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Continuing our Labeling Reading Tips For Product Safety Series....
Tip number three, I can honestly say shocked me the most. I've always known the fragrance ingredient was synthetic and should be avoided, but I had no clue that fragrance was in fact a blanket ingredient.
A blanket ingredient made of at least 4000 to 5000 separate chemicals. This important tip should be considered when reading labels. Taking into account WHERE it places on the label (amount), it should be understood that the word "fragrance" contains undisclosed ingredients (chemicals) that may contains substances such as:
Formaldehyde - Formaldehyde is a known carcinogen (causes cancer). Causes allergic, irritant and contact dermatitis, headaches and chronic fatigue. The vapor is extremely irritating to the eyes, nose and throat (mucous membranes).
Parabens - Used as inhibitors of microbial growth and to extend shelf life of products. Widely used even though they are known to be toxic. Have caused many allergic reactions and skin rashes. They are highly toxic. Parabens are also hormone disrupters and have been shown to be reproductive toxin in animal studies. Parabens have been detected in breast cancer tumors and may cause contact dermatitis.
Phthalates - Phthalates are a group of chemicals used to make plastics more flexible and harder to break. They are often called plasticizers. Some phthalates are used as solvents (dissolving agents) for other materials. They are used in hundreds of products, such as vinyl flooring, adhesives, detergents, lubricating oils, automotive plastics, plastic clothes (raincoats), and personal-care products (soaps, shampoos, hair sprays, and nail polishes). - CDC.gov Health risks include; reproductive and human development - HealthyChild.org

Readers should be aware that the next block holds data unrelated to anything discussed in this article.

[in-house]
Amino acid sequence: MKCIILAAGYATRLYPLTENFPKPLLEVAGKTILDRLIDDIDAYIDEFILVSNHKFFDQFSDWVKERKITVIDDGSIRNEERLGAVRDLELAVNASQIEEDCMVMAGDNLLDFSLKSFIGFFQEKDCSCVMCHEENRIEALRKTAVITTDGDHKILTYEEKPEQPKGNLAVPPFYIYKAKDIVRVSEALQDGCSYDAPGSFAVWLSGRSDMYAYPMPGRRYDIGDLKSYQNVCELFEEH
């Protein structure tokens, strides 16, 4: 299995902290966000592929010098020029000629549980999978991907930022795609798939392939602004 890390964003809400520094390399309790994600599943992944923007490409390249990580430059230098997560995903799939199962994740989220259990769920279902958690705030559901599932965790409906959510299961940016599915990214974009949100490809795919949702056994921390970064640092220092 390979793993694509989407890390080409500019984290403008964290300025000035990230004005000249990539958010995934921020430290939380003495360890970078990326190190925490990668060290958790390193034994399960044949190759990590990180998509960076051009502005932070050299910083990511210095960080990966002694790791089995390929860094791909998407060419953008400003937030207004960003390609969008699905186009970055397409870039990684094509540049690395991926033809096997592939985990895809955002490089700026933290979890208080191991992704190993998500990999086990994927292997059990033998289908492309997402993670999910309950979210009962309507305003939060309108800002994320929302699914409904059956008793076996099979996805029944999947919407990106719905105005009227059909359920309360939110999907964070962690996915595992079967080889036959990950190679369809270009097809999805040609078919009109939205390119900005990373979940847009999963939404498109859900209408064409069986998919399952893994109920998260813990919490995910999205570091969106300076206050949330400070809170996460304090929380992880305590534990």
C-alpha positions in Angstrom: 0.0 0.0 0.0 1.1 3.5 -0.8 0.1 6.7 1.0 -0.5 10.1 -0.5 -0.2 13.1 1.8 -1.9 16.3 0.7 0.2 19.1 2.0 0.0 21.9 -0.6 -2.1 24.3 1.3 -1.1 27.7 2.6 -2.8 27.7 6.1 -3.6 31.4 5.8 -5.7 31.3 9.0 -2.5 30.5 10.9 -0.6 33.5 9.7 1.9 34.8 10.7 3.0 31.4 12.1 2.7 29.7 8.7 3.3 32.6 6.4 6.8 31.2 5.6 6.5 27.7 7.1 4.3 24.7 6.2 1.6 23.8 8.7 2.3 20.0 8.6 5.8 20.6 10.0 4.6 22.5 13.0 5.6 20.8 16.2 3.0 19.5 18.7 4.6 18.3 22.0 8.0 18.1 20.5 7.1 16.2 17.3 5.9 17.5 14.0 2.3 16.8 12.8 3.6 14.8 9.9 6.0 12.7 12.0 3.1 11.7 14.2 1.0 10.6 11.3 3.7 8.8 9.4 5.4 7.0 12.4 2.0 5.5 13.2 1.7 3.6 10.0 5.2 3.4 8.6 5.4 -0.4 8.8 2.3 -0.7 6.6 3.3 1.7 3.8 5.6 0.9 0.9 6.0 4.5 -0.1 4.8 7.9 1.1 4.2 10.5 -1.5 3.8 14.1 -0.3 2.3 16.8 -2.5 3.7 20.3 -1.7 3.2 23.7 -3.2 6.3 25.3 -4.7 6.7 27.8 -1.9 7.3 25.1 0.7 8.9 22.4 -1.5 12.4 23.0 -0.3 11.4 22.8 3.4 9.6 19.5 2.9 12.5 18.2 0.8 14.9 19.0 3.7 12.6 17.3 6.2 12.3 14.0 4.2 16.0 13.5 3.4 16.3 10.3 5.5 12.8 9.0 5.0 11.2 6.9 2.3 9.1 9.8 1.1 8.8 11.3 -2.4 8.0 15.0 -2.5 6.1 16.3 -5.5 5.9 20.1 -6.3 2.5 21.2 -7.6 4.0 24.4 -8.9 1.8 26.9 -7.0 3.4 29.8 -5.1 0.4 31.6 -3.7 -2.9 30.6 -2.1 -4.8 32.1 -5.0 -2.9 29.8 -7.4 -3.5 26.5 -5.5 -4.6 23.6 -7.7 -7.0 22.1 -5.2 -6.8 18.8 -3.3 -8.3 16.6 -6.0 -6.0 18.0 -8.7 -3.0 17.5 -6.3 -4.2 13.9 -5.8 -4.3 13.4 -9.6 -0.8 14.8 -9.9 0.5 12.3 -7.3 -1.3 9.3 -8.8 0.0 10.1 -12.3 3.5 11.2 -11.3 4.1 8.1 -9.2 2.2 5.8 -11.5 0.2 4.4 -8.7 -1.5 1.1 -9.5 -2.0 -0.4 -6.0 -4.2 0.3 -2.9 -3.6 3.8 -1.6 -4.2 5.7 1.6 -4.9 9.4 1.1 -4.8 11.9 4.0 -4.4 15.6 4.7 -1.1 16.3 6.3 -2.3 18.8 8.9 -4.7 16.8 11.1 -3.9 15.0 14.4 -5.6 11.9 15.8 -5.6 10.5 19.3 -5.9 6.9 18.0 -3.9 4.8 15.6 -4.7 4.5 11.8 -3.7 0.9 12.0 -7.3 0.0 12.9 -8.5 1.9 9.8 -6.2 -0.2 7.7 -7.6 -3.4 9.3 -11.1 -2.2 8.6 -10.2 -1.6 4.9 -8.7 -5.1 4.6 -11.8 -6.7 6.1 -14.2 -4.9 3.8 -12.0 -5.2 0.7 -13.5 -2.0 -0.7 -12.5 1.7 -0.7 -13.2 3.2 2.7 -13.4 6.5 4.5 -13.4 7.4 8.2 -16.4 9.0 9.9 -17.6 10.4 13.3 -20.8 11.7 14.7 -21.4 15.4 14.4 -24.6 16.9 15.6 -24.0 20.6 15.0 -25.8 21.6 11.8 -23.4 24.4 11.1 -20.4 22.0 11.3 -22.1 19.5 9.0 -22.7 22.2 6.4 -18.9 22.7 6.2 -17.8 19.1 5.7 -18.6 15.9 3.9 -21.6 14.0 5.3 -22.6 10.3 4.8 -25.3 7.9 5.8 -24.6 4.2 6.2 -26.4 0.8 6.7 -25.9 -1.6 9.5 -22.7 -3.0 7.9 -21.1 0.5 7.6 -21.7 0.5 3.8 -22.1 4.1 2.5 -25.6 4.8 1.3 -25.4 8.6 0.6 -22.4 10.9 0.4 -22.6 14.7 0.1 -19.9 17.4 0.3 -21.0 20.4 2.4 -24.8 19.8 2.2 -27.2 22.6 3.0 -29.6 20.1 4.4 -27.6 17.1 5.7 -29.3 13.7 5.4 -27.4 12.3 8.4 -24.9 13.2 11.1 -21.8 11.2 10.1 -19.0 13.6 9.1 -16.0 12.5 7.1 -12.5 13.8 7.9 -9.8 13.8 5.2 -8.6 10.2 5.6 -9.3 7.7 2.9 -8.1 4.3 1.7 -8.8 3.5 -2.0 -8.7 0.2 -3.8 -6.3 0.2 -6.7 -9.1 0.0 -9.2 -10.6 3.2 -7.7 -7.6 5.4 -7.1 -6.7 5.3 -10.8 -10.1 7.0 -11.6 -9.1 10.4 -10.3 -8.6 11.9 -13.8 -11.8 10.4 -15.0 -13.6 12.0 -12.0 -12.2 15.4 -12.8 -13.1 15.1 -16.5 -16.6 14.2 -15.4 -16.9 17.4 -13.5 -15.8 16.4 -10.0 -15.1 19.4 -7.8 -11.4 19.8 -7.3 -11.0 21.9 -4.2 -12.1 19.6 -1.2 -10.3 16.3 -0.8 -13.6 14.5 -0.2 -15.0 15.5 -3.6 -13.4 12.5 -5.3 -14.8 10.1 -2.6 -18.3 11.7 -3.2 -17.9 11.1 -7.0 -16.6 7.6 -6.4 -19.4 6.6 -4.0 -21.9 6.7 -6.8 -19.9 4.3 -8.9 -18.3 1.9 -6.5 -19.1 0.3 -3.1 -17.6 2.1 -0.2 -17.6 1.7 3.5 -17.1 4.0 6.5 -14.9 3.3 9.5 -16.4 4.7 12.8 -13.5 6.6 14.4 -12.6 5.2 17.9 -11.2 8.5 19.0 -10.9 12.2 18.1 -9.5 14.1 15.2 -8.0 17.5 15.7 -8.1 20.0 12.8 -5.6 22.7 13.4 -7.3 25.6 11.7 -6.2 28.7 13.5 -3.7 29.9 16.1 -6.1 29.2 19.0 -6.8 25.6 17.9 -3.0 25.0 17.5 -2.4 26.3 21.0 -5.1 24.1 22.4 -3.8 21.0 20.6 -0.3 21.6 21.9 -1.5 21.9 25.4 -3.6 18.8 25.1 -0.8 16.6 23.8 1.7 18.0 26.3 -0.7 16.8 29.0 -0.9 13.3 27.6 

Additionally, symptoms from fragrances, reported to the FDA include headaches, dizziness, allergic rashes, skin discoloration, violent coughing and vomiting, and skin irritation. Clinical observation proves fragrances can affect the central nervous system, causing depression, hyperactivity, and irritability.
Fragrances are considered trade secrets and its ingredients do not have to be disclosed. A good rule would be to avoid products that contain fragrances. Do not be fooled by "natural fragrances". This too, is vague. Besides, there is no such thing as a natural fragrance. The only natural scents there are are essential oils extracted from plants such as lavender and roses by example. Products with natural scents should freely list the essential oils used. By extension, the word "flavor" in an ingredient list, is vague and may possibly be a blanket ingredient like fragrance, whether it is defined as "natural" or "artificial".
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Label-Reading Series on TheOliveParent
Stay tuned for the final tip on label reading!